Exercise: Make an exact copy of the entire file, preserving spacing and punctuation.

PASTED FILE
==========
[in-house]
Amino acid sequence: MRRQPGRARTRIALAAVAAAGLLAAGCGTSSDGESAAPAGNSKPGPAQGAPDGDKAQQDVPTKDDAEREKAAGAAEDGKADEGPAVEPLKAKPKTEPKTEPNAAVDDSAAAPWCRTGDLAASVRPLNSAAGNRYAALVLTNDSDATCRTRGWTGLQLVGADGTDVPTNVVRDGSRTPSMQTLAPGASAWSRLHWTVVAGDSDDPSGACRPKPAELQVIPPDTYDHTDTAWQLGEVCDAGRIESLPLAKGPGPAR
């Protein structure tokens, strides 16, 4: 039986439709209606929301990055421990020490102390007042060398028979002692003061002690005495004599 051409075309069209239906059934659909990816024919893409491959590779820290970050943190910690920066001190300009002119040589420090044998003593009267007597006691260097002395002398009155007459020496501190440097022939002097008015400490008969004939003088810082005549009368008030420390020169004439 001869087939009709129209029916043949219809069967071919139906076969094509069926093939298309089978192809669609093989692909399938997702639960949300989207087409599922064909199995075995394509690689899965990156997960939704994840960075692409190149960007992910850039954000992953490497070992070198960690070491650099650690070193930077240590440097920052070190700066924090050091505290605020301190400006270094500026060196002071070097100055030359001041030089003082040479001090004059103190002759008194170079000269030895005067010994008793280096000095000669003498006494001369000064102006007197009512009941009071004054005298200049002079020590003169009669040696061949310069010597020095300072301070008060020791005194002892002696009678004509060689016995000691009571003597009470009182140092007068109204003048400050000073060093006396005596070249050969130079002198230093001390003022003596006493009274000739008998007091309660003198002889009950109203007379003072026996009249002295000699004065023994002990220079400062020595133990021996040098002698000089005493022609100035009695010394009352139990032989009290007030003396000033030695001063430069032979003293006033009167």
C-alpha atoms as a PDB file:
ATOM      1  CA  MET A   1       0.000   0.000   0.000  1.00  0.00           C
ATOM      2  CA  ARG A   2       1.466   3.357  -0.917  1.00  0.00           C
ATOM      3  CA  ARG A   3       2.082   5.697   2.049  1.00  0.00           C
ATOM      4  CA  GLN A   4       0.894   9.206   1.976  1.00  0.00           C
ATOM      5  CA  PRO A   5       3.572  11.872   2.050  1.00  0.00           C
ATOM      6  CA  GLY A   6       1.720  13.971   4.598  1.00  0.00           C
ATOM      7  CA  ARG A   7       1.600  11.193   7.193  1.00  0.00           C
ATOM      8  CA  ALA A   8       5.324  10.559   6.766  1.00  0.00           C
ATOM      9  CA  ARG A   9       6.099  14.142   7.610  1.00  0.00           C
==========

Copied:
[in-house]
Amino acid sequence: MRRQPGRARTRIALAAVAAAGLLAAGCGTSSDGESAAPAGNSKPGPAQGAPDGDKAQQDVPTKDDAEREKAAGAAEDGKADEGPAVEPLKAKPKTEPKTEPNAAVDDSAAAPWCRTGDLAASVRPLNSAAGNRYAALVLTNDSDATCRTRGWTGLQLVGADGTDVPTNVVRDGSRTPSMQTLAPGASAWSRLHWTVVAGDSDDPSGACRPKPAELQVIPPDTYDHTDTAWQLGEVCDAGRIESLPLAKGPGPAR
């Protein structure tokens, strides 16, 4: 039986439709209606929301990055421990020490102390007042060398028979002692003061002690005495004599 051409075309069209239906059934659909990816024919893409491959590779820290970050943190910690920066001190300009002119040589420090044998003593009267007597006691260097002395002398009155007459020496501190440097022939002097008015400490008969004939003088810082005549009368008030420390020169004439 001869087939009709129209029916043949219809069967071919139906076969094509069926093939298309089978192809669609093989692909399938997702639960949300989207087409599922064909199995075995394509690689899965990156997960939704994840960075692409190149960007992910850039954000992953490497070992070198960690070491650099650690070193930077240590440097920052070190700066924090050091505290605020301190400006270094500026060196002071070097100055030359001041030089003082040479001090004059103190002759008194170079000269030895005067010994008793280096000095000669003498006494001369000064102006007197009512009941009071004054005298200049002079020590003169009669040696061949310069010597020095300072301070008060020791005194002892002696009678004509060689016995000691009571003597009470009182140092007068109204003048400050000073060093006396005596070249050969130079002198230093001390003022003596006493009274000739008998007091309660003198002889009950109203007379003072026996009249002295000699004065023994002990220079400062020595133990021996040098002698000089005493022609100035009695010394009352139990032989009290007030003396000033030695001063430069032979003293006033009167």
C-alpha atoms as a PDB file:
ATOM      1  CA  MET A   1       0.000   0.000   0.000  1.00  0.00           C
ATOM      2  CA  ARG A   2       1.466   3.357  -0.917  1.00  0.00           C
ATOM      3  CA  ARG A   3       2.082   5.697   2.049  1.00  0.00           C
ATOM      4  CA  GLN A   4       0.894   9.206   1.976  1.00  0.00           C
ATOM      5  CA  PRO A   5       3.572  11.872   2.050  1.00  0.00           C
ATOM      6  CA  GLY A   6       1.720  13.971   4.598  1.00  0.00           C
ATOM      7  CA  ARG A   7       1.600  11.193   7.193  1.00  0.00           C
ATOM      8  CA  ALA A   8       5.324  10.559   6.766  1.00  0.00           C
ATOM      9  CA  ARG A   9       6.099  14.142   7.610  1.00  0.00           C